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Curr Opin Cardiol. 2013 Jul;28(4):389-98. doi: 10.1097/HCO.0b013e328362059d.

Recent clinical trials evaluating benefit of drug therapy for modification of HDL cholesterol.

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1
Division of Cardiology, Mayo Clinic, Minnesota 55905, USA. wright.scott@mayo.edu

Abstract

PURPOSE OF REVIEW:

To highlight the recent data evaluating pharmacological manipulation of HDL cholesterol (HDL-C) and examine whether medication-induced changes were associated with improved clinical outcomes and reduced short-term and long-term cardiovascular risks. The review focuses on the studies with niacin and the new cholesteryl ester transfer protein (CETP) inhibitors torcetrapib, dalcetrapib, anacetrapib and evacetrapib.

RECENT FINDINGS:

Several large randomized clinical trials have evaluated drug therapy on HDL-C and cardiovascular outcomes. Two studies have evaluated the clinical outcomes following HDL-C raising with niacin. Data from the Heart Protection 2 Treatment of HDL to Reduce the Incidence of Vascular Events and The Atherothrombosis Intervention in Metabolic Syndrome with Low HDL/High Triglycerides: Impact on Global Health trials both demonstrated no clinical benefit from use of niacin therapy when added to background statin therapy with regard to short-term and long-term cardiovascular risk reduction. Both studies demonstrated excess side-effects from use of niacin. A number of clinical trials have evaluated HDL-C modification from use of a CETP inhibitor. All of the studies have demonstrated significant increases in HDL-C. To date, the outcome data are not favorable. Use of torcetrapib was associated with excess mortality. Use of dalcetrapib had no effect on short-term and long-term cardiovascular events. Two outcome studies with anacetrapib and evacetrapib are ongoing and will report out in a few years' time.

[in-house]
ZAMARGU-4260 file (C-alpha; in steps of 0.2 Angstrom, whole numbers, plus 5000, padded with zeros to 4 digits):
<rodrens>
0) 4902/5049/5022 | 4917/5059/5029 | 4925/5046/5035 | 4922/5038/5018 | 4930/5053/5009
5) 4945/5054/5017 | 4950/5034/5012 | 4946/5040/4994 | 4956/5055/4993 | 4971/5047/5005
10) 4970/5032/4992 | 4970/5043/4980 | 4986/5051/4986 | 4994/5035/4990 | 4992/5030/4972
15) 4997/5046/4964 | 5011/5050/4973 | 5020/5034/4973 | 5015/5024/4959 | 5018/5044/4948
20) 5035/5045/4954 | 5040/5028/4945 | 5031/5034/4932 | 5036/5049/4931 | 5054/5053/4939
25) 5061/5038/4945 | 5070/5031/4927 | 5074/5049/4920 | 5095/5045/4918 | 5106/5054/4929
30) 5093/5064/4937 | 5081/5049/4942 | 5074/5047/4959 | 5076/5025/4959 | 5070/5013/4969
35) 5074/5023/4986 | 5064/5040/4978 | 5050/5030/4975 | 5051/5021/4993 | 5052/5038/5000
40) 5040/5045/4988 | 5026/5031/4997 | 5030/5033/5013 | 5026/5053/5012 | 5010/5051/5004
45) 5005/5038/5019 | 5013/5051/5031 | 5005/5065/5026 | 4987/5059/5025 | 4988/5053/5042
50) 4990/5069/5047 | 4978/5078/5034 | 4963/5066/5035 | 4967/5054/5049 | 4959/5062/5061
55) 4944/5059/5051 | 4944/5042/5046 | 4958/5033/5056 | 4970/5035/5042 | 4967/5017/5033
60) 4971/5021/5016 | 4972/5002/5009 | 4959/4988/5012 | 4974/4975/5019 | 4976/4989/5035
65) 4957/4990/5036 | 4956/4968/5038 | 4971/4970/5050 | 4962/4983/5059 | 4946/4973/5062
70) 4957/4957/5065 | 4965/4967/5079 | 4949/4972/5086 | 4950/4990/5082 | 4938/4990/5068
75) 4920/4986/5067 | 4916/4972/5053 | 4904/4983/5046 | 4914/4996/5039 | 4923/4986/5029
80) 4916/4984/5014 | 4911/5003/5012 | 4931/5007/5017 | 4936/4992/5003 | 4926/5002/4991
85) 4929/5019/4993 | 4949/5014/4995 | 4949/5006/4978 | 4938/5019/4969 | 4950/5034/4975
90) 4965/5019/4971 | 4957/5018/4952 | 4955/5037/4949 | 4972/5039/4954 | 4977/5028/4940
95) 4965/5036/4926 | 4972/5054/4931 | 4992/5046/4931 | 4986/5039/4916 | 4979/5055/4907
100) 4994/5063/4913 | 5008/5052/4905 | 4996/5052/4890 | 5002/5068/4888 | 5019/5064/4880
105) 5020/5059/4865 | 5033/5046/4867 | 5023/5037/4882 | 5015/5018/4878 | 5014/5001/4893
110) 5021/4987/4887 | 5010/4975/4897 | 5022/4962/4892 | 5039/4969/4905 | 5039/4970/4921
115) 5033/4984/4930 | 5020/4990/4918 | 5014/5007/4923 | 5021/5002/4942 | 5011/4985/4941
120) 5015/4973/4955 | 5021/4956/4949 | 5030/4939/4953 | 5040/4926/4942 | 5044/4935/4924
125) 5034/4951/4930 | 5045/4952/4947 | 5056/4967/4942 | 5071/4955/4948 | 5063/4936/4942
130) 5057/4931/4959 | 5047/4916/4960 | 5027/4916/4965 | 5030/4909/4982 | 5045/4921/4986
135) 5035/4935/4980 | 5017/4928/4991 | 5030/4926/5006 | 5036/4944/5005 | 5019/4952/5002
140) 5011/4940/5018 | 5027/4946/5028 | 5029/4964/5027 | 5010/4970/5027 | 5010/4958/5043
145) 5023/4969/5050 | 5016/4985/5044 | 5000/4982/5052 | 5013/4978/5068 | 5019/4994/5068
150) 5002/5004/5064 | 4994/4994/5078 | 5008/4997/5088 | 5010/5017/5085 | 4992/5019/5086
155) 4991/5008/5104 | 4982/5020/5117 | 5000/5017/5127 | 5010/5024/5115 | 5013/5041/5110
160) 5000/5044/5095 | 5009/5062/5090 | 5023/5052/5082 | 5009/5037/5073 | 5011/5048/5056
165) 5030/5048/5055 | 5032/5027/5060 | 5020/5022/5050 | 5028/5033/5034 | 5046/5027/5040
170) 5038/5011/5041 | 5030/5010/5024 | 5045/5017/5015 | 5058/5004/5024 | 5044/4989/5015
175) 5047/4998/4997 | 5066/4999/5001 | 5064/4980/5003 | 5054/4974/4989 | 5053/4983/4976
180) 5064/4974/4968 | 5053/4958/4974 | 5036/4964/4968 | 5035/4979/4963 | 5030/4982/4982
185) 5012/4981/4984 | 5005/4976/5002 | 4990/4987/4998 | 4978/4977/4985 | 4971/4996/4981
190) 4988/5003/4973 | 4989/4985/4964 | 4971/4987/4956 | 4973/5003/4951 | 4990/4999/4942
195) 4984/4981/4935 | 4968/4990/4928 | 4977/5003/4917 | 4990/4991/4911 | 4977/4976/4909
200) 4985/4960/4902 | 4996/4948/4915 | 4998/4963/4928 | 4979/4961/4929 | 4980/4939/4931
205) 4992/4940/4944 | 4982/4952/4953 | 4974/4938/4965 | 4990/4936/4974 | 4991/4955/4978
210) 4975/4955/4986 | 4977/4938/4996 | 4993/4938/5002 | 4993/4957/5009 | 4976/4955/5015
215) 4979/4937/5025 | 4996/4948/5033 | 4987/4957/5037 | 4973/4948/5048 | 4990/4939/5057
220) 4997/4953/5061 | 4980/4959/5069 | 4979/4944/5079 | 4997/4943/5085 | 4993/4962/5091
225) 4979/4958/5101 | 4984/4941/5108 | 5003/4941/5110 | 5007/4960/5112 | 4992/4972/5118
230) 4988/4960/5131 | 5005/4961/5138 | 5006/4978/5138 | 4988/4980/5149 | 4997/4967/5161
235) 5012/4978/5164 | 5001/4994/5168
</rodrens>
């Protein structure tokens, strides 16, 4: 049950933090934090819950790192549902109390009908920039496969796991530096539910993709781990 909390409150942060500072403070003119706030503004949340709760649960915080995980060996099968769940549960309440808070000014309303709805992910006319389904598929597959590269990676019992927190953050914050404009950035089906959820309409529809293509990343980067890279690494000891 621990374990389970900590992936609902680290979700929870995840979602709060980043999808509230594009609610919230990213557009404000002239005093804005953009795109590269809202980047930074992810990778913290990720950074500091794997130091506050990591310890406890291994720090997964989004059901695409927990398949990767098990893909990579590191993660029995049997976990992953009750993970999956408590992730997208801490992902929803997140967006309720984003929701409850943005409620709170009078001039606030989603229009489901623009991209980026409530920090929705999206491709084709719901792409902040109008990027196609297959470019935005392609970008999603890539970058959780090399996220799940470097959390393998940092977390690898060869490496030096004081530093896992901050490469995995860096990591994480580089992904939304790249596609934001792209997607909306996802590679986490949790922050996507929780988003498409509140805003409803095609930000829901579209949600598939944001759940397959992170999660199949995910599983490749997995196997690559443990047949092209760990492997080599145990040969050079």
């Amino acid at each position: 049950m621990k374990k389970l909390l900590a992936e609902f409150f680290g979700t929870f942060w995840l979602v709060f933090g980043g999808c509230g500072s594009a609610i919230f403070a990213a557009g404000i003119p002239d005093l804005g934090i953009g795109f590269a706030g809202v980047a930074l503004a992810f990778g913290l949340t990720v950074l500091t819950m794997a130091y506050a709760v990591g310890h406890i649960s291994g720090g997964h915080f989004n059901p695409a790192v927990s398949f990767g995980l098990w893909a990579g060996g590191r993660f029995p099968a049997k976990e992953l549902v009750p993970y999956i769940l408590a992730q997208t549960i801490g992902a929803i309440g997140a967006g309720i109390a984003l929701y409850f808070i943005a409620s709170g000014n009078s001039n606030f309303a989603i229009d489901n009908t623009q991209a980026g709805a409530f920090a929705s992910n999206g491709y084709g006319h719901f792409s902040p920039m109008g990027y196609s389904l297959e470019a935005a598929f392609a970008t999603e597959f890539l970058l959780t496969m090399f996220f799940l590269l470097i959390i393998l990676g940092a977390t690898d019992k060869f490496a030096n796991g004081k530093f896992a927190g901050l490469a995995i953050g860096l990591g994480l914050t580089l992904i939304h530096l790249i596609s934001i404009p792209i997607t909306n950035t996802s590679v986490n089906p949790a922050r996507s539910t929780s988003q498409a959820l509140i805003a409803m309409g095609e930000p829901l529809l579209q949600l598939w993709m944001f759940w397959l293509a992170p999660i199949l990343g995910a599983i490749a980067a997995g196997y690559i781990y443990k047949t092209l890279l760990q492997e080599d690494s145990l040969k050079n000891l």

SUMMARY:

Pharmacological manipulation of HDL-C has not improved the cardiovascular outcomes. Several agents have caused harm or unacceptable side-effects. Further studies are needed before one can recommend the use of additional lipid-modifying therapies beyond statins.

PMID:
23736814
DOI:
10.1097/HCO.0b013e328362059d
[Indexed for MEDLINE]
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